America is a divided nation. And we often seem desperate to find a leader who can unite us all in common purpose, who can help us put aside our petty squabbles and work together to create the future we all want. If only those partisans in Washington cared more about the country than about their party, then we could find our way out of the gridlock and back to the good old days when we were all on the same team... right?
Well guess what: There is no leader who can do that. So we ought to just stop asking.
In the vice-presidential debate this week, Tim Kaine and Mike Pence were asked what they planned to do to unify the country. I'm fairly certain we'll hear a similar question directed at Hillary Clinton and Donald Trump in one of their remaining two debates, if not in both. It's truly remarkable that by now we haven't realized that unifying us just isn't within the president's power.
But you have to give Clinton and Trump at least a little credit, because neither one of them has gone around claiming that by transcending partisan bickering, they'll be able to bring Democrats and Republicans together to solve problems. That's what Barack Obama promised to do, and what George W. Bush promised to do, and what Bill Clinton promised to do. They all tried, at least to some degree. And they all failed.
If you try to think of times when the country was truly unified, what probably pops into your head is World War II, when the Greatest Generation put its shoulder to the wheel to defeat the Axis. Or maybe the time right after the attacks of 9/11. George W. Bush, you might recall, had approval ratings over 90 percent for a brief time.
But Bush himself didn't bring us together. What brought us together was the moment of crisis and the external threat. Franklin Roosevelt was an extraordinary leader, but he didn't unify the country, either — lots of Americans hated him. Yet we persist in believing that a president, simply through the force of his will, can unify the country.
There's another myth that feeds this idea, one that says that the things that the parties disagree about aren't all that meaningful, and if they could just open their hearts they'd find common ground. We talk about "partisanship" as though it's just about preference, no more significant than whether you like chocolate or vanilla, or the Yankees or the Red Sox. But that's not true. There are times when people in politics face a choice between the good of the country on one hand and the good of their party on the other, but those are exceedingly rare. The vast majority of the time, Republicans sincerely believe that what's good for Republicans is what's good for the country, and Democrats feel the same way about their party.
When they disagree, it's often because they have incompatible values. Most Democrats believe it's inhumane for society not to guarantee a certain minimum standard of things like food, shelter, and health care; most Republicans don't. Most Democrats believe women ought to control their own reproductive lives; most Republicans don't. Most Democrats believe the wealthy ought to shoulder more of the burden of funding the things government does; most Republicans don't. These aren't just fleeting preferences — they spring from fundamental ideas about how the world works and how it ought to work.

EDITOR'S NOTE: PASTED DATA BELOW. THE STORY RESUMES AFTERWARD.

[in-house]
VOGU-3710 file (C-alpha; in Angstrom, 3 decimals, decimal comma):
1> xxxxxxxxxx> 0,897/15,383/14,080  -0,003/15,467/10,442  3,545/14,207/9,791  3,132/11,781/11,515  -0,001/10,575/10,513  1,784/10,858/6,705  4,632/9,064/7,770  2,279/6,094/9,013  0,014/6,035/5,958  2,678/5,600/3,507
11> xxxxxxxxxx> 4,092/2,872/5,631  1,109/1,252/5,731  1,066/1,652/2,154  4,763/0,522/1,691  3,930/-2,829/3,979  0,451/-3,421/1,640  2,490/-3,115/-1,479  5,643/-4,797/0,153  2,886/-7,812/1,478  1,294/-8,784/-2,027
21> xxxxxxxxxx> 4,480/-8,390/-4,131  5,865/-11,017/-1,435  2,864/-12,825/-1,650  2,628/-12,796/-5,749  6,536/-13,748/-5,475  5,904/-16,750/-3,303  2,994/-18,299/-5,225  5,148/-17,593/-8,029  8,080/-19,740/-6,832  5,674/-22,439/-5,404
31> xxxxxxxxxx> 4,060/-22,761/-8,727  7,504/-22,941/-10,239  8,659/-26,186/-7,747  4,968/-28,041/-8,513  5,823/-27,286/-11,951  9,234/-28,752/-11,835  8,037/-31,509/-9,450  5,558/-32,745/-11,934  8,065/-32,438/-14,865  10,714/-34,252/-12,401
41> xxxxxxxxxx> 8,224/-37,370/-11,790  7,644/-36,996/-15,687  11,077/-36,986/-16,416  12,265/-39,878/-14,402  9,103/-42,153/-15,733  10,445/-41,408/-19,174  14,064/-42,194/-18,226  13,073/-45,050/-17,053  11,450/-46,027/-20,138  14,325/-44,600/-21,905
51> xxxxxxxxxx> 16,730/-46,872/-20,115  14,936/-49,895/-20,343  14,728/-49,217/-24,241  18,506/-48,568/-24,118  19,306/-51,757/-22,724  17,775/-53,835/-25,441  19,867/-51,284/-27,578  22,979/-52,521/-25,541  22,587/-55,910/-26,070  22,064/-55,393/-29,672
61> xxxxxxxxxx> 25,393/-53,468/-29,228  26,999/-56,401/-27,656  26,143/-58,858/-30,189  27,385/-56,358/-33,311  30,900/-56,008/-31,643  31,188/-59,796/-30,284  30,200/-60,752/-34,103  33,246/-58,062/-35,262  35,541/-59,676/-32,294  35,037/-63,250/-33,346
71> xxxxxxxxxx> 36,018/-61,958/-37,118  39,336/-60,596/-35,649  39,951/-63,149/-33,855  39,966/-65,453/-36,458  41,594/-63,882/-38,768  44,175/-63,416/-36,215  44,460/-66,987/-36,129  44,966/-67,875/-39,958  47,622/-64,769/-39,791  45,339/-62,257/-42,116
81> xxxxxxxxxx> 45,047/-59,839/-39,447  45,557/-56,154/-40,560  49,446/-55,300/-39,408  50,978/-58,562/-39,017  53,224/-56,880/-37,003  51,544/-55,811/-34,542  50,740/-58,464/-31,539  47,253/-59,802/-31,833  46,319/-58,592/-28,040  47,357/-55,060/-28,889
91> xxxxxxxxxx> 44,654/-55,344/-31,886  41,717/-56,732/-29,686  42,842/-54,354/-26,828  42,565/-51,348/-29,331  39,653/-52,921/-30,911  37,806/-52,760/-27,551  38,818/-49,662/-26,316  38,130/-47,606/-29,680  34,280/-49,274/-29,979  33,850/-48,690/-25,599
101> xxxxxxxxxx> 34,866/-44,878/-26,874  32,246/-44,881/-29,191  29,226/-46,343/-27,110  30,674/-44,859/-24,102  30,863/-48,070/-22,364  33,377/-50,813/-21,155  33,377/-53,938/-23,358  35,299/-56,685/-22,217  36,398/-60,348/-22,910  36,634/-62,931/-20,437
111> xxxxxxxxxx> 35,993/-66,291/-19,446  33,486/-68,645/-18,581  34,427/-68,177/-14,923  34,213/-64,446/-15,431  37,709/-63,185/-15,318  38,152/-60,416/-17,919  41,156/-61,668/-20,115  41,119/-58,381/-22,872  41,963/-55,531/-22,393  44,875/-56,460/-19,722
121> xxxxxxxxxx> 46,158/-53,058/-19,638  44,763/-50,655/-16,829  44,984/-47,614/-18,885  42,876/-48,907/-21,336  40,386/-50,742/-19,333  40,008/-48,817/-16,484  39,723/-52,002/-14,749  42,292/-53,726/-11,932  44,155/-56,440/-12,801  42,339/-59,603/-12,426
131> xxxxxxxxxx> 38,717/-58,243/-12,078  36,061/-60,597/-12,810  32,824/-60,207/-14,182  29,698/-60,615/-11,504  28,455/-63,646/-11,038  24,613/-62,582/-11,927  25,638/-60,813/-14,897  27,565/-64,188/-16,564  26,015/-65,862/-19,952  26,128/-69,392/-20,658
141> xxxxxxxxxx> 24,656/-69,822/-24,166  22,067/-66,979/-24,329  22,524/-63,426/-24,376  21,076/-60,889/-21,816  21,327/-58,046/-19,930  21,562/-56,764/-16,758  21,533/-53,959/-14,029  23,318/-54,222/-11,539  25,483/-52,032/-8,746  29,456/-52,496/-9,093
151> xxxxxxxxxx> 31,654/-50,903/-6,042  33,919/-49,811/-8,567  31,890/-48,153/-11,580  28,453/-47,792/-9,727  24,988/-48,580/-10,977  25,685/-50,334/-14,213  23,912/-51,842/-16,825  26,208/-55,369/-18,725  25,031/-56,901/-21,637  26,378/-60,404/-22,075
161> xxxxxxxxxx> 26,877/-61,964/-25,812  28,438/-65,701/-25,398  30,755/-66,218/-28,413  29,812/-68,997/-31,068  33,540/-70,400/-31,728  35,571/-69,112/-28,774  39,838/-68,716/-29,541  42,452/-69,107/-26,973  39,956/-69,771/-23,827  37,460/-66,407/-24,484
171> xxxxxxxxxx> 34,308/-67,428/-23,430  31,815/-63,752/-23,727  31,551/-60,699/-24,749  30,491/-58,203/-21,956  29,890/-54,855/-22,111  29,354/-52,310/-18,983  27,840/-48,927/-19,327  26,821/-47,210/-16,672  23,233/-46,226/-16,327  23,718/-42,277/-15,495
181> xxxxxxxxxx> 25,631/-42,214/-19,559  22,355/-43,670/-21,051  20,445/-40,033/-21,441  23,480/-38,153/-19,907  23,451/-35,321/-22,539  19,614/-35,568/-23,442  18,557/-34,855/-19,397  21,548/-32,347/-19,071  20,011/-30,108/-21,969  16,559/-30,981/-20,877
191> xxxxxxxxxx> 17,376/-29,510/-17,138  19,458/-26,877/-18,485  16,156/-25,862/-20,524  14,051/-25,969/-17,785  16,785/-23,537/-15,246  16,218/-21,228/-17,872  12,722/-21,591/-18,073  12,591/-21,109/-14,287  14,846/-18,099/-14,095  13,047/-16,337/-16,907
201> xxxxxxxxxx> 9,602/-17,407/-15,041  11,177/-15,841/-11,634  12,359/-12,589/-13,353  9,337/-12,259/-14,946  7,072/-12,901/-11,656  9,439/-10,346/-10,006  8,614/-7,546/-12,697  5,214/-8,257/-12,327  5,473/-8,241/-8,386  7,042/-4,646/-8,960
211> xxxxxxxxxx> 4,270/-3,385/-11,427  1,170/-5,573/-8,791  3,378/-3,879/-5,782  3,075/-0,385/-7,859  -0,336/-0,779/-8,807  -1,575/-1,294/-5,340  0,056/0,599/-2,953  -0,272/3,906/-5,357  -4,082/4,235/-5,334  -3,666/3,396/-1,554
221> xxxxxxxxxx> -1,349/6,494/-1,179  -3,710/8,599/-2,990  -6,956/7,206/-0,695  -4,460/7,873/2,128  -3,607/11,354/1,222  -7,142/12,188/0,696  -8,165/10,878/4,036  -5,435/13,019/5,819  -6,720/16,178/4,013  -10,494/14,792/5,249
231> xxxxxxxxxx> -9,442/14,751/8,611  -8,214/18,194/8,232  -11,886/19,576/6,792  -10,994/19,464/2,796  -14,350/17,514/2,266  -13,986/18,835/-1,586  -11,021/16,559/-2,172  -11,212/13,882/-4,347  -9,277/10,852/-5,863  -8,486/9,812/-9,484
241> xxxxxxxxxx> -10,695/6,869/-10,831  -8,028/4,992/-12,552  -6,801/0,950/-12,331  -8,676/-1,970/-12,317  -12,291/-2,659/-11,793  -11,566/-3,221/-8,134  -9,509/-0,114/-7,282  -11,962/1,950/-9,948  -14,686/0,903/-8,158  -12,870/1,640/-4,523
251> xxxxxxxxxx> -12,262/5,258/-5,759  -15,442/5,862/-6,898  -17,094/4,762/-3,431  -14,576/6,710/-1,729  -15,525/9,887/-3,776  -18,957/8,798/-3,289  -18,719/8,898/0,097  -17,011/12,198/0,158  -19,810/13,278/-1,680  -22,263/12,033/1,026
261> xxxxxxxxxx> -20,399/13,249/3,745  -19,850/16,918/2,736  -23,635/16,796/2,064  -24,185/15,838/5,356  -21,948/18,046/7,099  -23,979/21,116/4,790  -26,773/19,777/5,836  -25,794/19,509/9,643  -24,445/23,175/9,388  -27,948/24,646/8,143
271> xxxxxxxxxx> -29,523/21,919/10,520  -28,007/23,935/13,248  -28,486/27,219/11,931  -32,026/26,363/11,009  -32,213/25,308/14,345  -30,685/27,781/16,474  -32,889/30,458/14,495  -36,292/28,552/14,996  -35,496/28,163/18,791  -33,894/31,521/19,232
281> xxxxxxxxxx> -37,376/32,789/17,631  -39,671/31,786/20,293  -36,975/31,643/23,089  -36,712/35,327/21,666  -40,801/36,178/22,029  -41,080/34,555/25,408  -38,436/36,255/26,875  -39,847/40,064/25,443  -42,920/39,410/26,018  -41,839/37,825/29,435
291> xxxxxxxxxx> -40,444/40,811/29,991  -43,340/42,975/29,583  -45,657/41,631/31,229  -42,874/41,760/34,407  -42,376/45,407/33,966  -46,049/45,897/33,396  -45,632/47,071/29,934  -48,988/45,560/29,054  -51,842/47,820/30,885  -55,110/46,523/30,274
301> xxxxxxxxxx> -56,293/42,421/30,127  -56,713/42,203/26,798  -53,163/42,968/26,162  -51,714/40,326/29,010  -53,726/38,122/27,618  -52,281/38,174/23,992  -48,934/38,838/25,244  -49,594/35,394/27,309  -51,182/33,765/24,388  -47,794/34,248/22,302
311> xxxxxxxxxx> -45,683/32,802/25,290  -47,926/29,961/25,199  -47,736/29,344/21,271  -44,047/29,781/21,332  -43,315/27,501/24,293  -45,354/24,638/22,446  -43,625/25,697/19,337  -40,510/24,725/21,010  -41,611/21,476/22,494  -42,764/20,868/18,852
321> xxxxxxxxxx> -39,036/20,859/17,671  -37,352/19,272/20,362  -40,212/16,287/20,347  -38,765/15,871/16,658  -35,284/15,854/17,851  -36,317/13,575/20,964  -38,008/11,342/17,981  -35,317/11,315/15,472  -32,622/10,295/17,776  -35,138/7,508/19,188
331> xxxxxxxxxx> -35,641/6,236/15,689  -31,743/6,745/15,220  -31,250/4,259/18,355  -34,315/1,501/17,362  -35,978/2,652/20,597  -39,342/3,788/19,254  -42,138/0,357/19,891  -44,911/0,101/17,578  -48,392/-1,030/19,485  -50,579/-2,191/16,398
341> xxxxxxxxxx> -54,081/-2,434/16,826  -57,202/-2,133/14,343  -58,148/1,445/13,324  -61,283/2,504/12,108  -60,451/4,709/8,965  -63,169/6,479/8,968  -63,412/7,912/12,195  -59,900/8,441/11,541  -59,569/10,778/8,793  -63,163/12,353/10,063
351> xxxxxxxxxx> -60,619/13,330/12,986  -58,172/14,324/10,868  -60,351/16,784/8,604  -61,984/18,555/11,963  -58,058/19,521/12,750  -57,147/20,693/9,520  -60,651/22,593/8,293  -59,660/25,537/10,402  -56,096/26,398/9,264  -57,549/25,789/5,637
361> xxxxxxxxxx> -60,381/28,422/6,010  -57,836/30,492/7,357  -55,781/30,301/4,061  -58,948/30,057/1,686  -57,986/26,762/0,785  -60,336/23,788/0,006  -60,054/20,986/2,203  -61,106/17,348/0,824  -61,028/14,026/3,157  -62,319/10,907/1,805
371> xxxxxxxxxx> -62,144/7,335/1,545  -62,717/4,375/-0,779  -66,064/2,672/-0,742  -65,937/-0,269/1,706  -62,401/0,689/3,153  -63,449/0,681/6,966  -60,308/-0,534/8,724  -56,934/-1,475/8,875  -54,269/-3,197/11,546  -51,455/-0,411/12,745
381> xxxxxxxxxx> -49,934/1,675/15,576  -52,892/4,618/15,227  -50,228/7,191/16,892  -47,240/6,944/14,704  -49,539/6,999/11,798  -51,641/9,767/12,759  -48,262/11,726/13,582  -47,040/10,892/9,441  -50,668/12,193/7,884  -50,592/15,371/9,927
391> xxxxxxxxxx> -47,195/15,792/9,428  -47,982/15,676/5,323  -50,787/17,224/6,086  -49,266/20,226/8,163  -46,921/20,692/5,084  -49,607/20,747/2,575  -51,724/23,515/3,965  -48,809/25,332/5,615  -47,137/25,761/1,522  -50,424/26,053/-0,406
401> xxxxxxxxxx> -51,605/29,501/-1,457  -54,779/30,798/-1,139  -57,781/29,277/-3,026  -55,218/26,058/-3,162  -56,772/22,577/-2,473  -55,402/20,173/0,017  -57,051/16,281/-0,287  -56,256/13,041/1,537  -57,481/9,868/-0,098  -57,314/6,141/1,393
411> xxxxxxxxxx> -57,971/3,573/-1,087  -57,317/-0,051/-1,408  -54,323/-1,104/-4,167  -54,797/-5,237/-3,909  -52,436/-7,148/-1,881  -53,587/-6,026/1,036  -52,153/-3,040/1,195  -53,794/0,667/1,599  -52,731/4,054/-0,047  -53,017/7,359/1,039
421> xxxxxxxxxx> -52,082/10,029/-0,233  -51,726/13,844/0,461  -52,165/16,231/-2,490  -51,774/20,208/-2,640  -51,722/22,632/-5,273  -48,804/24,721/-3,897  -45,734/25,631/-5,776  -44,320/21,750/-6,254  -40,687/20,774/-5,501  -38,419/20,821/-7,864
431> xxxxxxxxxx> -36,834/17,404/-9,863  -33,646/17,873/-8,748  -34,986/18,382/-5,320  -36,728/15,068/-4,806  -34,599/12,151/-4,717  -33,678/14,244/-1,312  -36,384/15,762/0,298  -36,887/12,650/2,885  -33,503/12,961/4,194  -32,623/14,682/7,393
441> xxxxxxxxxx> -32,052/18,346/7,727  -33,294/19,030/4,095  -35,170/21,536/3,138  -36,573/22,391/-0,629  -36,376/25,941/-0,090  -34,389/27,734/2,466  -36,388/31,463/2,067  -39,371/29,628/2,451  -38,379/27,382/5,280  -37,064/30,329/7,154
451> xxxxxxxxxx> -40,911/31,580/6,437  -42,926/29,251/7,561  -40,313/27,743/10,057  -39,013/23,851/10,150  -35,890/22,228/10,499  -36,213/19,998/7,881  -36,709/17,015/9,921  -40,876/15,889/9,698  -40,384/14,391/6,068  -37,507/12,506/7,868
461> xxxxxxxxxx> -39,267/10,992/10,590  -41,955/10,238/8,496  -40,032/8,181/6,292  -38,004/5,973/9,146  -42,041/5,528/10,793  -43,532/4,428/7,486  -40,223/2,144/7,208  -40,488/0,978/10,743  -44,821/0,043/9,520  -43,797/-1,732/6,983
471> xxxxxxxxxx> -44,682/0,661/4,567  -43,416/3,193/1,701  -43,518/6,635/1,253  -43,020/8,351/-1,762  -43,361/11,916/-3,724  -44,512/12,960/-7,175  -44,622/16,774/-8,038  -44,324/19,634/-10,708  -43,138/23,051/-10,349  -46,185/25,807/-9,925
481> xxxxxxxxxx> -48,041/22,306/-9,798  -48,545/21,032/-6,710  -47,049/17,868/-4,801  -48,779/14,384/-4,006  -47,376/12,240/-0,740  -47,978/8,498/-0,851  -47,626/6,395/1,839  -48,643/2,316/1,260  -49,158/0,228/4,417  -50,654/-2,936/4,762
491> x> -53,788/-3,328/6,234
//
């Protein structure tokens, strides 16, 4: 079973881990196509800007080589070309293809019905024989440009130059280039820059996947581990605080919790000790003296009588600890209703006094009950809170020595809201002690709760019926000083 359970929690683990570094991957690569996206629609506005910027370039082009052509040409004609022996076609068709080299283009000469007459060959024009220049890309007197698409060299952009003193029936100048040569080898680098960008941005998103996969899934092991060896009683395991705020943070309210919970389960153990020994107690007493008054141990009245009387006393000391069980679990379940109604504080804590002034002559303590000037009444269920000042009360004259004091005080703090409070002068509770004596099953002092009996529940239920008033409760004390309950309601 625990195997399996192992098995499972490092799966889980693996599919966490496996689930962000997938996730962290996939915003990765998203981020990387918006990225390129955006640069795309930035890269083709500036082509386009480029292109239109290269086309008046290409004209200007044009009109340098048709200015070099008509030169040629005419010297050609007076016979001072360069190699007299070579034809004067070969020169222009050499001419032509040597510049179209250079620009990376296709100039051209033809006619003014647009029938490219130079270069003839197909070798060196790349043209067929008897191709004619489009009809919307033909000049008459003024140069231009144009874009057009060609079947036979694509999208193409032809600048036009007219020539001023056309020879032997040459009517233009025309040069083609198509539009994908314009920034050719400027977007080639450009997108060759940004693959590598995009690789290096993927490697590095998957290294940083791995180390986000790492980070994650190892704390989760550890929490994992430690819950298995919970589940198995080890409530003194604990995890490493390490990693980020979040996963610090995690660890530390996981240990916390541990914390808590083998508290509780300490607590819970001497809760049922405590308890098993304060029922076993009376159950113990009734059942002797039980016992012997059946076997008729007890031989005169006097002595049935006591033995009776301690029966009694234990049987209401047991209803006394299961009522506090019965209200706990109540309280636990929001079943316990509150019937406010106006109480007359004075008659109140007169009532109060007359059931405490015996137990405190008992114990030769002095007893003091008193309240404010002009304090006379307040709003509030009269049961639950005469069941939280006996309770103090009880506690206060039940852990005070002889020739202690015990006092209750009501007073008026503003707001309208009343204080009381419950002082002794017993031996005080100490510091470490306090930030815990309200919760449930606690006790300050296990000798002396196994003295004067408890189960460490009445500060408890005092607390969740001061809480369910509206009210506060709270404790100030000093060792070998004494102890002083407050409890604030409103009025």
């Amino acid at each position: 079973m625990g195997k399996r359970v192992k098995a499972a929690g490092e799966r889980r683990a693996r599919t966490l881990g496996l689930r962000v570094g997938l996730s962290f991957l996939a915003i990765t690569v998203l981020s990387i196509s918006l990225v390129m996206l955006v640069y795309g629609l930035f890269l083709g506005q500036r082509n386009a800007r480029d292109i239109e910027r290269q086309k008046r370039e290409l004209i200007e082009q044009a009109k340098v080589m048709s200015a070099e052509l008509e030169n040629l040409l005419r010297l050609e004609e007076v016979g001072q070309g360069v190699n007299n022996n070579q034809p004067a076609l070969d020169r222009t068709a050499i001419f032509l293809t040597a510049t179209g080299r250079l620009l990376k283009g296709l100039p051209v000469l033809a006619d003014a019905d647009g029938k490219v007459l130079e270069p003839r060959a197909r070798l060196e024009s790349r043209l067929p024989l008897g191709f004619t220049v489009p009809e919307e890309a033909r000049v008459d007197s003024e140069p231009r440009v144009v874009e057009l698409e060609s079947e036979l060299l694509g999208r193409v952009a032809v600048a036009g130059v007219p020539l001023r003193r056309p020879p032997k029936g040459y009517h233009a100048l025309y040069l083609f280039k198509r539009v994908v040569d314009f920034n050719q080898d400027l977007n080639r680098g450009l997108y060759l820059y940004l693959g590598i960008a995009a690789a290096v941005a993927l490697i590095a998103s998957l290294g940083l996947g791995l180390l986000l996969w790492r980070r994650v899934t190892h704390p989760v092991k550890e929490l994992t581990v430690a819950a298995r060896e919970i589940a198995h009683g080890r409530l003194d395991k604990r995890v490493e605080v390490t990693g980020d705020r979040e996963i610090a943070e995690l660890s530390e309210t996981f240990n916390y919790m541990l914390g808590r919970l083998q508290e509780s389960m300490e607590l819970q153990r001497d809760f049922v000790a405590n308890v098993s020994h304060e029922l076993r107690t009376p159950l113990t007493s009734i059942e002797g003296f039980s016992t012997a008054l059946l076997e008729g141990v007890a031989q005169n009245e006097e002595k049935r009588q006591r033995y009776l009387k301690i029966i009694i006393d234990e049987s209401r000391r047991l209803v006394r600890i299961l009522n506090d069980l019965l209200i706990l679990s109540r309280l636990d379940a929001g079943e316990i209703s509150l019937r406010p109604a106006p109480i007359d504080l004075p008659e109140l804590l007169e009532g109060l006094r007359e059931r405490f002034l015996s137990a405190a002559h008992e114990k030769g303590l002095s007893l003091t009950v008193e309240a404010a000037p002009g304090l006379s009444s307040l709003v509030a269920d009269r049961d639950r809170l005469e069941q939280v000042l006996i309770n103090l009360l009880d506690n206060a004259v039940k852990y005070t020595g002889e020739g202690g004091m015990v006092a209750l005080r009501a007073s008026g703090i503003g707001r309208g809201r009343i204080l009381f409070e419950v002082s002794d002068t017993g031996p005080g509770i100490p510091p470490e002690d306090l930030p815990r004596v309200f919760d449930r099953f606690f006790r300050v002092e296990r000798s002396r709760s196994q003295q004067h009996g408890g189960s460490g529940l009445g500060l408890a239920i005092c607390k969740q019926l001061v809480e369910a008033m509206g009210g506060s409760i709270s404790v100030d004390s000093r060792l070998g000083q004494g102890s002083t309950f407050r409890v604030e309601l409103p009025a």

And yes, we do live in a polarized age. But that's in large part because both parties have become more internally consistent about what they believe. There are problematic consequences for the government's ability to perform basic functions (even those that ought to be removed from ideology), but the differences are substantive and substantial.
So what's a president to do? The unfortunate answer is that all you can do is try to do as good a job as possible, even if it won't make for cross-party unity. Create a thriving economy and people's lives will improve — but don't expect the other side to give you credit. Bill Clinton presided over one of the greatest economic booms in American history, then his opponents impeached him for having an affair. Right now, perhaps in part due to an extraordinary run of job creation (about 15 million new jobs since the trough of the Great Recession), Barack Obama's approval ratings stand at just over 50 percent — which for a president in our time of disunion is about as good as it can get.
Both parties believe that the policies they advocate are both morally correct and practically efficacious; if you're right about that, then the things you do ought to produce good results. But don't expect the other side to admit that you were right and they were wrong all along.
What I'd like to hear is a presidential candidate answer the unity question by saying, "I wish I could unify the country, but I can't. All I can do is do the best job possible, even if I know that no matter what happens a healthy portion of the population is still going to hate me. But I'll try to do right by them too." That would at least be honest, even if the candidate would be pilloried for not buying into the myth of a unity that is always supposed to be awaiting us if only we can put aside our differences.